But for Aussie investors, is the price of gold bad news? The media always quotes the gold price in US dollars. Fair enough, it’s the benchmark price. But gold is just a piece of metal. One ounce is one ounce. To get a ‘price’ for that ounce, you need to express it in currency terms.
So while the price of gold is $1,160 US dollars, in Aussie dollars it is around $1,550. The difference is due to the weakness of the Aussie dollar against the US dollar.
If your earnings and costs are denominated in Aussie dollars, it’s the Aussie dollar gold price that matters to you — not the US dollar price.
It’s like going to the pub and seeing a pint of beer priced in US dollars. It’s irrelevant. You want to know what it costs in Aussie dollars, because that’s what you have in your wallet.
The good news is that at $1,550 an ounce, Aussie gold miners’ profits are healthy. As the Australian reports:
‘Gold producers are continuing to build their cash balances, something the rest of the resources industry is struggling to achieve in the face of collapsed commodity prices.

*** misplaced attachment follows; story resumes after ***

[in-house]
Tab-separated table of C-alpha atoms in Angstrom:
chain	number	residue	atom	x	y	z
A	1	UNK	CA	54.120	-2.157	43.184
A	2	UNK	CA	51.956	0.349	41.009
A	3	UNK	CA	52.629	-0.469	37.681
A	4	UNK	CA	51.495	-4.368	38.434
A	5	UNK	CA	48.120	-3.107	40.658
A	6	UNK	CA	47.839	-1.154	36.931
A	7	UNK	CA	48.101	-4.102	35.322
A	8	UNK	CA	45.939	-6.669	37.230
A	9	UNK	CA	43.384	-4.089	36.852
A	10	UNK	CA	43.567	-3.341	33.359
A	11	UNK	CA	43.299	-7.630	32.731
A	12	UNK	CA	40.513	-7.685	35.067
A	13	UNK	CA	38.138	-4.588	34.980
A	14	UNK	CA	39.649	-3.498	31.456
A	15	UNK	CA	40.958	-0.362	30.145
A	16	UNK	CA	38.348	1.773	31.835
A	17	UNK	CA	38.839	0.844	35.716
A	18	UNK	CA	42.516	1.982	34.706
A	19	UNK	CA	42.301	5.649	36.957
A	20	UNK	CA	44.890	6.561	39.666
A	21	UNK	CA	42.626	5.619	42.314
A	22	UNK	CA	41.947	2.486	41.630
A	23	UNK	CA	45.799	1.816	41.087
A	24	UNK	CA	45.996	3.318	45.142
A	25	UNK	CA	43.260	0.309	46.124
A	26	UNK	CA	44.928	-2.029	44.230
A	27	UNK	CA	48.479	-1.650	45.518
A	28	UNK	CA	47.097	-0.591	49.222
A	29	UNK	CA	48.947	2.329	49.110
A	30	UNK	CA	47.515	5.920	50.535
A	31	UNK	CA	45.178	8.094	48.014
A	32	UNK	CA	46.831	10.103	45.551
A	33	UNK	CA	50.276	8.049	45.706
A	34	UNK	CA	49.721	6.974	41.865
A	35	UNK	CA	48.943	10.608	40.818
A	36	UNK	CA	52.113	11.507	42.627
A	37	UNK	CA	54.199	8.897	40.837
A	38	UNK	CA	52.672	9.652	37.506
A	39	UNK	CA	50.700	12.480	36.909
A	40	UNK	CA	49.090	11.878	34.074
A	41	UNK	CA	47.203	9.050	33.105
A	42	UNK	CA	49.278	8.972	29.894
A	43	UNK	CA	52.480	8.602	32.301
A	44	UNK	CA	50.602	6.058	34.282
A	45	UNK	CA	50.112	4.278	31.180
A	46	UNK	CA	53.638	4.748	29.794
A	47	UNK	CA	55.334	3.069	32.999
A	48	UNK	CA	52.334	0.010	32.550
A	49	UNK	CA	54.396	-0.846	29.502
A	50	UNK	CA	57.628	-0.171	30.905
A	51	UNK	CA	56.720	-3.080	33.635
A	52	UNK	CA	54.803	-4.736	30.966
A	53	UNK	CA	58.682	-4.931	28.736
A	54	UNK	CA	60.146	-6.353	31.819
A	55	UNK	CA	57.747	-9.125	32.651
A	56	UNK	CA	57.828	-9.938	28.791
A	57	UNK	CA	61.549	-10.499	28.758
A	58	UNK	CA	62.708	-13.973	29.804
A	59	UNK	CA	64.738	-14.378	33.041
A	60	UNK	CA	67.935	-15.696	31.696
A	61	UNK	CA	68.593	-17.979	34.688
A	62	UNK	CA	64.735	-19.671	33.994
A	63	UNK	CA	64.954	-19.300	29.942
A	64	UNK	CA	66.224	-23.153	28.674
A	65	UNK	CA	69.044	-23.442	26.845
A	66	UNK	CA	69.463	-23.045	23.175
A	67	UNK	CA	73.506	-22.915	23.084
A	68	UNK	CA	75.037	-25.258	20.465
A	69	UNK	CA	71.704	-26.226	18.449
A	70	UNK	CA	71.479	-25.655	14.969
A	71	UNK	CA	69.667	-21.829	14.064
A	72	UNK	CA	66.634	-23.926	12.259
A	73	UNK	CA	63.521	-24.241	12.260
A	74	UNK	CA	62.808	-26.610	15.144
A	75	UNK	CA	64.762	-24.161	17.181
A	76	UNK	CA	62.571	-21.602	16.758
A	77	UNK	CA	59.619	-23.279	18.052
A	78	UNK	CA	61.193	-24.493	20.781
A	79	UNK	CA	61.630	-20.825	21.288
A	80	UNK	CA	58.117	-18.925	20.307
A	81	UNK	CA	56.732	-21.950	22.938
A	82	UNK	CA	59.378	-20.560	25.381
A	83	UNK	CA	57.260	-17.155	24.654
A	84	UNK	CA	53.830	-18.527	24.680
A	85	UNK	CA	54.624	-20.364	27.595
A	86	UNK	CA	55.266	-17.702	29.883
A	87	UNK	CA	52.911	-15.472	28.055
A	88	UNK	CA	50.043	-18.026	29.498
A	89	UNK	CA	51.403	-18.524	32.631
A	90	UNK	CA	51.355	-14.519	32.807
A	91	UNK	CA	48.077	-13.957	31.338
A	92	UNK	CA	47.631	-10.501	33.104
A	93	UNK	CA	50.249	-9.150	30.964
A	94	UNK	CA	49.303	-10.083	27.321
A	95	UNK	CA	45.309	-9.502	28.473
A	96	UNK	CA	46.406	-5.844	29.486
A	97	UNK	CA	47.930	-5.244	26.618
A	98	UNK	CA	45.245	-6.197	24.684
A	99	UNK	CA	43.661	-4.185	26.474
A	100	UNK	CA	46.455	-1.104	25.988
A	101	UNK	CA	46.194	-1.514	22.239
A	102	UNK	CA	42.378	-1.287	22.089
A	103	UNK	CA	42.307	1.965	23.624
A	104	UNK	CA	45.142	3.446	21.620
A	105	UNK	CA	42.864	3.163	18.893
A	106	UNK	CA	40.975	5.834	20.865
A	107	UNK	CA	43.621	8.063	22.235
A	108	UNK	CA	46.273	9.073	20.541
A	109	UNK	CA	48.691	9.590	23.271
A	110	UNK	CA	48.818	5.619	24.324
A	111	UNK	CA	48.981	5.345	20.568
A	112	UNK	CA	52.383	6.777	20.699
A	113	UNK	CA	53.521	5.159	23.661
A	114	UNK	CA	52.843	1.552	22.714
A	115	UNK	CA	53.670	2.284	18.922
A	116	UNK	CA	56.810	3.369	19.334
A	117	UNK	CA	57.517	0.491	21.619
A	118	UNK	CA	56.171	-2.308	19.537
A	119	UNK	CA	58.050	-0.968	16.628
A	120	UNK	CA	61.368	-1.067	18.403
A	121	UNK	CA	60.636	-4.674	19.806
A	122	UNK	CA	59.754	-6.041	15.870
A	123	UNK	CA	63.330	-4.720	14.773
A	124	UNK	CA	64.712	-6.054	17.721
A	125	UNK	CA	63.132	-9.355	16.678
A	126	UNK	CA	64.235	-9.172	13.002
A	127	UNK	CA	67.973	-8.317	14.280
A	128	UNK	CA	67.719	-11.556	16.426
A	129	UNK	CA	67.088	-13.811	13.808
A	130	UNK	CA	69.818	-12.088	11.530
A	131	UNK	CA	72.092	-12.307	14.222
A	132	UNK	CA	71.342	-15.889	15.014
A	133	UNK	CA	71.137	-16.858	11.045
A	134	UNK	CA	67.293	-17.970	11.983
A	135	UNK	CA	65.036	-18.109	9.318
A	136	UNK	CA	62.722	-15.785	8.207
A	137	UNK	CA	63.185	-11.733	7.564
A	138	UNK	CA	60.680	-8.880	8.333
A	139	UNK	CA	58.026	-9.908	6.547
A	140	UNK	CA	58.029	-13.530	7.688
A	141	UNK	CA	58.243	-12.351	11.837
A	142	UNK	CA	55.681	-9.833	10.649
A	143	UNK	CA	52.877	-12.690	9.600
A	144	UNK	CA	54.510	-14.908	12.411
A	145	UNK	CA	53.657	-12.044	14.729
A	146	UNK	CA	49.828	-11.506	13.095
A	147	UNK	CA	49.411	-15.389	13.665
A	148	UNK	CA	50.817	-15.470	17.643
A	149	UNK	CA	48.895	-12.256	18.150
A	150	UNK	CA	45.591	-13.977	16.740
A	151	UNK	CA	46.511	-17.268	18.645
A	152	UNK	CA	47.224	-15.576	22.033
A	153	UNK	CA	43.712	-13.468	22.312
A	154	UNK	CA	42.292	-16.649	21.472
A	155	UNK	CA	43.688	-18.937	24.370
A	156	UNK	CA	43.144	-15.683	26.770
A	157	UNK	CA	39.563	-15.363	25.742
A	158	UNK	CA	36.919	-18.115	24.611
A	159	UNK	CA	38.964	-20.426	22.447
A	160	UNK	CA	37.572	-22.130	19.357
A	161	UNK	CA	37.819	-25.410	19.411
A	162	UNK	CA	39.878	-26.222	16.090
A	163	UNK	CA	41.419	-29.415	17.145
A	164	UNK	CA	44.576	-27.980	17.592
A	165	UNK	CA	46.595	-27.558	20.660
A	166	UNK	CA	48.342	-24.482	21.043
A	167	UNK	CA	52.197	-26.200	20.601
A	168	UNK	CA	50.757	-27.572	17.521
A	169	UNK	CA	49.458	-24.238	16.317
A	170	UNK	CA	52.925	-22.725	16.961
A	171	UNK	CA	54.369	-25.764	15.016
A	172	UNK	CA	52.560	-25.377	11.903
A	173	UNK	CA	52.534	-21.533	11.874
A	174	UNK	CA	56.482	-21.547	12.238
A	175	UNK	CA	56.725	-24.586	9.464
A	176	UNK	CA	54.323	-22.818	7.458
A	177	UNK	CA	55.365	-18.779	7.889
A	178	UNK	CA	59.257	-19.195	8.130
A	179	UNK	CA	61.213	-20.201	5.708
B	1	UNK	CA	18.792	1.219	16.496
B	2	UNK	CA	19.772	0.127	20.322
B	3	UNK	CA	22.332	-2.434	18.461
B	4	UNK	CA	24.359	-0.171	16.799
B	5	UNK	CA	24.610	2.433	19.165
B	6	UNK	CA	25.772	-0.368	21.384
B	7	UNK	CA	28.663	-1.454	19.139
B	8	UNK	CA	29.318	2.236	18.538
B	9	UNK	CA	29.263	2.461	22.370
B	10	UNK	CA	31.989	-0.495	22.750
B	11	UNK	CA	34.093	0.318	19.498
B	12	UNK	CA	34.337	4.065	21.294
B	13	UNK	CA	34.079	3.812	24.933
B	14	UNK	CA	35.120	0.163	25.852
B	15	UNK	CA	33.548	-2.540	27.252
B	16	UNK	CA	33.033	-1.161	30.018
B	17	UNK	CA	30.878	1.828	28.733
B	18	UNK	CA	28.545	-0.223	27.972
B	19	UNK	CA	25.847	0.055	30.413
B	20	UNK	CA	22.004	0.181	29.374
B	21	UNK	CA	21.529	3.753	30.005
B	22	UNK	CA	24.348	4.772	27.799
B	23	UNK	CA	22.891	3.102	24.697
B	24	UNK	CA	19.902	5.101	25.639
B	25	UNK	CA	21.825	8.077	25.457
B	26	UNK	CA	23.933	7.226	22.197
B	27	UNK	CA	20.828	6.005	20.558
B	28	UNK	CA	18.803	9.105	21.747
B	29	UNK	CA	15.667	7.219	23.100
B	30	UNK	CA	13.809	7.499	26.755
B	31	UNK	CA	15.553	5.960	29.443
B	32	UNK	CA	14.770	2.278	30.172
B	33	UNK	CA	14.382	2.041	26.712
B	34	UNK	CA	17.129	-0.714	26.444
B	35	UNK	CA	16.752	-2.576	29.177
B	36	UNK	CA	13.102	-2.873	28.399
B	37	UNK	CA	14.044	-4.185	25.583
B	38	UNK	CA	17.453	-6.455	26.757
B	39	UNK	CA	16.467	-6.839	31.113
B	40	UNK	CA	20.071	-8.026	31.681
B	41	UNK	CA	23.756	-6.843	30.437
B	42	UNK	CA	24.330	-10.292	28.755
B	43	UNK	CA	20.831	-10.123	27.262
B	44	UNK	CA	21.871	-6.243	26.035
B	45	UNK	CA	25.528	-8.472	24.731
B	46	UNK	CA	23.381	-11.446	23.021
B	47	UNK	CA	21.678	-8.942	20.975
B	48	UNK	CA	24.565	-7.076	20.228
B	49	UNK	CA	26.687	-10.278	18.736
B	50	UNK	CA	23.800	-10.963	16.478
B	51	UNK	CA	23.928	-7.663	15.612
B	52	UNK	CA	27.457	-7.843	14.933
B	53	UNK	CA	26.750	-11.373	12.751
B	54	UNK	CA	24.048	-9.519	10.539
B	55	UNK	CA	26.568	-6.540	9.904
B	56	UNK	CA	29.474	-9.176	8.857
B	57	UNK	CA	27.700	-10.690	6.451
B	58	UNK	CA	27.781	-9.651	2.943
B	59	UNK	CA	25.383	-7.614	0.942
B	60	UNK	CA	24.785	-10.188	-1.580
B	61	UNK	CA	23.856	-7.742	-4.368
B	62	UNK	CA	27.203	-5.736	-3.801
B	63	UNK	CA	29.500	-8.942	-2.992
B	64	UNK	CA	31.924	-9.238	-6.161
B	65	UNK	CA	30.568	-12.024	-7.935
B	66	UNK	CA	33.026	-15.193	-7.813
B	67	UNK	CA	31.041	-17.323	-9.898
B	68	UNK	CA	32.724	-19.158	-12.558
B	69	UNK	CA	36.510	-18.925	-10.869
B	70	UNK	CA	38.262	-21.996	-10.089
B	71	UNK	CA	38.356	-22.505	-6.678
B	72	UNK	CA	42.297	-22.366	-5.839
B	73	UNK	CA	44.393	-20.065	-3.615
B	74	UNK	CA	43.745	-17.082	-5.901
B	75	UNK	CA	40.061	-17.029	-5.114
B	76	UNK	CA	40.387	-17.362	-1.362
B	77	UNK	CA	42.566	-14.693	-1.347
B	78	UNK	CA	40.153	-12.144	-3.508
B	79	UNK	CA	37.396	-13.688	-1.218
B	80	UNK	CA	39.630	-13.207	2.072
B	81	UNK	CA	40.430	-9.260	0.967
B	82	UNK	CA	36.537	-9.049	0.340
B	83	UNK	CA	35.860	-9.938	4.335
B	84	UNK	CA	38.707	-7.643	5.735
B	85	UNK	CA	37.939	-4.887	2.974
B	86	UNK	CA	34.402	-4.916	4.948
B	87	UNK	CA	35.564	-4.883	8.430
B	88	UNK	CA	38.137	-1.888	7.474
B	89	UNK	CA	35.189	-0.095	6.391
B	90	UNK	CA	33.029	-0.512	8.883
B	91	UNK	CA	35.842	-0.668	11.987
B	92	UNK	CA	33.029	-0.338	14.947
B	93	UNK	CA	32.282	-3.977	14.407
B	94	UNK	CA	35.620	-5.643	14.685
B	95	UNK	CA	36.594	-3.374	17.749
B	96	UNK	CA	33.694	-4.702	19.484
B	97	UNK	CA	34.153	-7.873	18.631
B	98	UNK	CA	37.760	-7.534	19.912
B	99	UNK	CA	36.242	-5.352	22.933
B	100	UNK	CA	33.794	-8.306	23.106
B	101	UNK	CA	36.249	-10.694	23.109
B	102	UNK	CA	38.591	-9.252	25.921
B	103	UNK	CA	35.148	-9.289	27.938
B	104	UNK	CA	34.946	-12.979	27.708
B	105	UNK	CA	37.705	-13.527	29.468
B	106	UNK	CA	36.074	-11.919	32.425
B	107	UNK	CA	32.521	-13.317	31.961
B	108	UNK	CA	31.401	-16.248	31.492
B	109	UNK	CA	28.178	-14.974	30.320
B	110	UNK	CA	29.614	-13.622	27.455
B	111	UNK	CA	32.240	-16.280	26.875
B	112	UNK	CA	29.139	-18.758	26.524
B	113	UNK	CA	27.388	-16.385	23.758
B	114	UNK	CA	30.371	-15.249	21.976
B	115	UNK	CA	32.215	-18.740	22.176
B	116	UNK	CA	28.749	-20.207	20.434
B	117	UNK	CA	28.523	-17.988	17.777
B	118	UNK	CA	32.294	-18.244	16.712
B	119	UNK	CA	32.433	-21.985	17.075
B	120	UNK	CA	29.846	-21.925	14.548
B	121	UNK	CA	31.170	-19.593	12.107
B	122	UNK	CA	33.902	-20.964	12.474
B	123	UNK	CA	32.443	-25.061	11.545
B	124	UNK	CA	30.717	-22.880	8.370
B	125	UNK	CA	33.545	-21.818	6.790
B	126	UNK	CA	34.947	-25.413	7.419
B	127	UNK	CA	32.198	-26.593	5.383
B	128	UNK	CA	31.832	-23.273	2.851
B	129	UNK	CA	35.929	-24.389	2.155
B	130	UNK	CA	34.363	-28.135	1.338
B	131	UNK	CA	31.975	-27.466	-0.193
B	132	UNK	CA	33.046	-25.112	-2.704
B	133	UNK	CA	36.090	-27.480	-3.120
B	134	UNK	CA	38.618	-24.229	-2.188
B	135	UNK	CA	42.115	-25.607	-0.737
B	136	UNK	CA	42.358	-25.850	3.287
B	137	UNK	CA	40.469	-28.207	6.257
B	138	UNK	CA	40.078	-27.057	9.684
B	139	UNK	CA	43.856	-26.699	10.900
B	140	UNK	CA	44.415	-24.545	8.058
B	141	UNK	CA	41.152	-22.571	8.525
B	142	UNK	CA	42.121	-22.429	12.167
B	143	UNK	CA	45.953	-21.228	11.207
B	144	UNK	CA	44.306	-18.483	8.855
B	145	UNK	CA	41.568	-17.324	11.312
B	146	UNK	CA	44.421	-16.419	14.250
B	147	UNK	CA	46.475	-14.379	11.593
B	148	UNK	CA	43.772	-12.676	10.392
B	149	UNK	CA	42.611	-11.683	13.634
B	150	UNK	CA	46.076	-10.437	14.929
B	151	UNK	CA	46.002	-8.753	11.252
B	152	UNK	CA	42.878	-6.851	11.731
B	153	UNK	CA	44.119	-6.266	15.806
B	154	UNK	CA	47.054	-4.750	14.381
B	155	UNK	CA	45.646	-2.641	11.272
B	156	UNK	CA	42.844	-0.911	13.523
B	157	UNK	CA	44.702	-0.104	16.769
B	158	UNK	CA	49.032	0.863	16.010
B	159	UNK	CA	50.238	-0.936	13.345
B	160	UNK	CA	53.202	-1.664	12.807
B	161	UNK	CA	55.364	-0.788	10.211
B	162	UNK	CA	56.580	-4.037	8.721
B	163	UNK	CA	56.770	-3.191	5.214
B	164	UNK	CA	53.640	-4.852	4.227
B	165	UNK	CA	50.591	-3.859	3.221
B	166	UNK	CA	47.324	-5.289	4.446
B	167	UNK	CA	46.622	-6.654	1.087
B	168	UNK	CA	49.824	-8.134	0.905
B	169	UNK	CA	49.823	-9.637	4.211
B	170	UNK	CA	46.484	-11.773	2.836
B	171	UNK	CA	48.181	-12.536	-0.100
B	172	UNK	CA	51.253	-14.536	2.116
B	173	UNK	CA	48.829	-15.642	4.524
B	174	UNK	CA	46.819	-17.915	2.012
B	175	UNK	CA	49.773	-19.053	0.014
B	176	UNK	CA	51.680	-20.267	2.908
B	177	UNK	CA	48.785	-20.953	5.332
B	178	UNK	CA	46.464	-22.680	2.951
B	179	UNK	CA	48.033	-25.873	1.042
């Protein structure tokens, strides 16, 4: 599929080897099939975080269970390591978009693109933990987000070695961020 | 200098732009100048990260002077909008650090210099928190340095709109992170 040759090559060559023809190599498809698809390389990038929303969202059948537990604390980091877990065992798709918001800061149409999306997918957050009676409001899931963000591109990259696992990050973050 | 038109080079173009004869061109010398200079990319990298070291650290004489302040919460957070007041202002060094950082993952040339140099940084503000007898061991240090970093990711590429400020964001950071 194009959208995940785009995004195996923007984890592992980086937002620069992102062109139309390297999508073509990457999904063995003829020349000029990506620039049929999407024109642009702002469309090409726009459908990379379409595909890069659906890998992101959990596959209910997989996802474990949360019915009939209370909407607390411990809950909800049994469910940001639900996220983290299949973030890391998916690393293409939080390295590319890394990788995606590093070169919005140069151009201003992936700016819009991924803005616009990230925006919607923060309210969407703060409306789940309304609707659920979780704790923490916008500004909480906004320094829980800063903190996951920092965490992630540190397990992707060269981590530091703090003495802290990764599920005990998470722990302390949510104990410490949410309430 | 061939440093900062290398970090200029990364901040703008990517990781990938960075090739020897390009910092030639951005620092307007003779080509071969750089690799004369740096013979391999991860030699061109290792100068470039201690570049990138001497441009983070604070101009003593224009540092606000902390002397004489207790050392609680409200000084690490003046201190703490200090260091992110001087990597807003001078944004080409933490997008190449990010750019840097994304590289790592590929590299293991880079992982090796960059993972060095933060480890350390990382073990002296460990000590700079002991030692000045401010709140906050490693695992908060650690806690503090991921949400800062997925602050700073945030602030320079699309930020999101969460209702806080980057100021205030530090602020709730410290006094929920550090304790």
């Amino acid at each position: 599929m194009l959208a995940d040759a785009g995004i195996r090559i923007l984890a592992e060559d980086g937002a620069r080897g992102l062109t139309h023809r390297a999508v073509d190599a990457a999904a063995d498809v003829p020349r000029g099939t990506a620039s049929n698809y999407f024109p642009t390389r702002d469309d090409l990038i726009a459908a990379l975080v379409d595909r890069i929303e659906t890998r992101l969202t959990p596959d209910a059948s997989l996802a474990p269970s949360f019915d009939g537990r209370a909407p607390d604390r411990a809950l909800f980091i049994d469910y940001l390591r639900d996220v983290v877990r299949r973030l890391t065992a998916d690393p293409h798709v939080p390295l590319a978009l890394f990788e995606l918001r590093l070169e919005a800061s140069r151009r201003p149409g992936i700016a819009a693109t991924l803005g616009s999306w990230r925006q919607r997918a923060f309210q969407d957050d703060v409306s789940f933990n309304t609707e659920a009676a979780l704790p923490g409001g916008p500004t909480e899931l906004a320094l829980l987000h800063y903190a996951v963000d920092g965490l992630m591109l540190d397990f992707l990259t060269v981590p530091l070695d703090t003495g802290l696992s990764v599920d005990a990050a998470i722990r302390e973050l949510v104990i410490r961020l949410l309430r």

‘Aided by the dollar’s weakness and the benefit of starting early on cost-cutting in response to the 2013 gold price shock, the gold producers are currently enjoying margins of more than $500 an ounce on average.’
Yet the market doesn’t realise this. They see a US dollar gold price in a grinding bear market and think gold stocks are hopeless. One of the gold stocks in the Sound Money. Sound Investments portfolio trades on a price earnings multiple of just five times 2016 forecast earnings.
There is significant value in the sector. It’s just a matter of waiting for a catalyst to realise that value. A rising US dollar gold price would certainly help. That may come about from a Fed Reserve who finally gives up on raising interest rates, as Jim Rickards of Strategic Intelligence believes will happen.
By the way, if you haven’t done so already, check out and ‘like’ Markets and Money Facebook page here. Today at noon, Strategic Intelligence editor Tim Dohrmann, who works closely with Jim Rickards, will host a live Q&A session on the Facebook page. So head over there and ask some questions.
For Markets and Money, Australia